• 4.

    Bronchoscopy is used to accurately characterize the tracheal lesion prior to resection. That includes biopsy for histologic diagnosis of tracheal tumors. It also allows the surgeon to measure the longitudinal extent of tracheal lesions, document their precise location relative to the vocal cords and the carina, and evaluate the degree of obstruction of the airway. All of these factors are very important in establishing a patient treatment plan. In patients with severe airway obstruction and respiratory distress, endobronchial therapy via the bronchoscope can be used to relieve the obstruction and stabilize the patient until such time as definitive resection can be undertaken. That could include laser débridement or mechanical débridement of an endobronchial tumor or dilation of a benign stricture. Bronchoscopy is also useful to document vocal cord function prior to surgery.





Operative Period


Anesthesia


Anesthetic management for tracheal resection is complex and requires close cooperation and communication between the surgeon and the anesthesiologist. The surgeon should always be present at the time of induction of anesthesia.


A rigid bronchoscope may be required to initially secure the airway, and dilation of a narrowed trachea may be required in order for an oral endotracheal tube to be passed at the beginning of the procedure.


Once the trachea has been exposed and the lesion identified, the trachea is divided distal to the lesion, and the distal trachea thus exposed is intubated with a cuffed endotracheal tube, which is then connected to a sterile ventilatory circuit that has been passed onto the operative field.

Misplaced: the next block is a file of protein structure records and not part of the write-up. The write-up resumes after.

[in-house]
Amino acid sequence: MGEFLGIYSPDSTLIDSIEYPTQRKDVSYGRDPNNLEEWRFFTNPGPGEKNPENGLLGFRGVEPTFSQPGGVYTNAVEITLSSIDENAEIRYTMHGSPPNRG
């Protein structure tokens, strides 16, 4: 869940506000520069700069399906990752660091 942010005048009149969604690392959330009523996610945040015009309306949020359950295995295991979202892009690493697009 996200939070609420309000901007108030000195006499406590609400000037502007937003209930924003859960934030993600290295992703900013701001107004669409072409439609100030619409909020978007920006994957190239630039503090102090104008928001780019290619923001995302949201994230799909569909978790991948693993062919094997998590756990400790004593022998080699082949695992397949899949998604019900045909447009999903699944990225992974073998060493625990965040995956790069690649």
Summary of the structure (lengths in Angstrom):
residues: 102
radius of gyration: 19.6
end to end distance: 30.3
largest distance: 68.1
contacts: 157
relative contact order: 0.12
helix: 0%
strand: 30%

Performance of the tracheal anastomosis may require intermittent interruption of ventilation with removal of the endotracheal tube. Alternatively, jet ventilation may be used, which does not require a closed circuit and will not interrupt the conduct of the anastomosis in order to remove and replace the endotracheal tube.


Ideally at the end of the procedure the patient will no longer require positive pressure ventilation and be breathing spontaneously so that they can be extubated in the operating room.


Positioning


The patient is placed in the supine position. An inflatable bag is placed under the upper back, which is inflated to provide extension of the neck and then deflated during the operation to facilitate neck flexion for the conduct of the anastomosis.


For carinal resections, where one chooses to approach the operation transthoracically, the patient will be positioned in the left lateral position for a right fourth interspace thoracotomy.


Perioperative Antibiotics


One or two grams of Ancef are given intravenously preoperatively, and two doses are given postoperatively. Alternatively, 600 mg of clindamycin can be substituted in the patient who is allergic to penicillin.


Monitoring




  • 1.